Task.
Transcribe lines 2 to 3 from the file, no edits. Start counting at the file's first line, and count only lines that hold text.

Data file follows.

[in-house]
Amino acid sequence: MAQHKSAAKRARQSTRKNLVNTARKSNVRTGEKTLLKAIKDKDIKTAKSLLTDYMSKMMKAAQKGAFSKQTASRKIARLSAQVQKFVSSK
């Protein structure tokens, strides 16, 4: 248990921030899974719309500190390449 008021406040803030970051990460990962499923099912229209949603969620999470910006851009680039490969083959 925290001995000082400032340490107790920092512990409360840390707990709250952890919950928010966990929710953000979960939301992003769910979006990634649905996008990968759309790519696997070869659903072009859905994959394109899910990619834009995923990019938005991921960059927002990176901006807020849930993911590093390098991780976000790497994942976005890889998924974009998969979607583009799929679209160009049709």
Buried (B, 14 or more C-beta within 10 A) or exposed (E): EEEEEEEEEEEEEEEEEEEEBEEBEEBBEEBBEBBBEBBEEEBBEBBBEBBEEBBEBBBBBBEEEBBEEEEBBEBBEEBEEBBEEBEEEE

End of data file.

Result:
Amino acid sequence: MAQHKSAAKRARQSTRKNLVNTARKSNVRTGEKTLLKAIKDKDIKTAKSLLTDYMSKMMKAAQKGAFSKQTASRKIARLSAQVQKFVSSK
């Protein structure tokens, strides 16, 4: 248990921030899974719309500190390449 008021406040803030970051990460990962499923099912229209949603969620999470910006851009680039490969083959 925290001995000082400032340490107790920092512990409360840390707990709250952890919950928010966990929710953000979960939301992003769910979006990634649905996008990968759309790519696997070869659903072009859905994959394109899910990619834009995923990019938005991921960059927002990176901006807020849930993911590093390098991780976000790497994942976005890889998924974009998969979607583009799929679209160009049709």